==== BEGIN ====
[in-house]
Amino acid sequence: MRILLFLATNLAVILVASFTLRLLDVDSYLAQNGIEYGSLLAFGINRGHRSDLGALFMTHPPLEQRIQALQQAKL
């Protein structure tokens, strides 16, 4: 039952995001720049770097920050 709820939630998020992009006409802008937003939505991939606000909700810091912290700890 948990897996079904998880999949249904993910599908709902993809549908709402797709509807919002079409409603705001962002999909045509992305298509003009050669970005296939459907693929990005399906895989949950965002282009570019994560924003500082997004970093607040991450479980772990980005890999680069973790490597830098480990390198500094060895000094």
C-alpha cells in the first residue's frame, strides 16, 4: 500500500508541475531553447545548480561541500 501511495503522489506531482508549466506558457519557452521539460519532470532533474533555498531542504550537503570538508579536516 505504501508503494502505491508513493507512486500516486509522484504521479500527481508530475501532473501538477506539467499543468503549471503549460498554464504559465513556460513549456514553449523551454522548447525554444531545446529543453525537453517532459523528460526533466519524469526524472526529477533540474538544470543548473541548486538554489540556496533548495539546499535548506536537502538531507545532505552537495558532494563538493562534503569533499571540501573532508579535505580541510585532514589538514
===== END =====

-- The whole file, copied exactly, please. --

[in-house]
Amino acid sequence: MRILLFLATNLAVILVASFTLRLLDVDSYLAQNGIEYGSLLAFGINRGHRSDLGALFMTHPPLEQRIQALQQAKL
């Protein structure tokens, strides 16, 4: 039952995001720049770097920050 709820939630998020992009006409802008937003939505991939606000909700810091912290700890 948990897996079904998880999949249904993910599908709902993809549908709402797709509807919002079409409603705001962002999909045509992305298509003009050669970005296939459907693929990005399906895989949950965002282009570019994560924003500082997004970093607040991450479980772990980005890999680069973790490597830098480990390198500094060895000094």
C-alpha cells in the first residue's frame, strides 16, 4: 500500500508541475531553447545548480561541500 501511495503522489506531482508549466506558457519557452521539460519532470532533474533555498531542504550537503570538508579536516 505504501508503494502505491508513493507512486500516486509522484504521479500527481508530475501532473501538477506539467499543468503549471503549460498554464504559465513556460513549456514553449523551454522548447525554444531545446529543453525537453517532459523528460526533466519524469526524472526529477533540474538544470543548473541548486538554489540556496533548495539546499535548506536537502538531507545532505552537495558532494563538493562534503569533499571540501573532508579535505580541510585532514589538514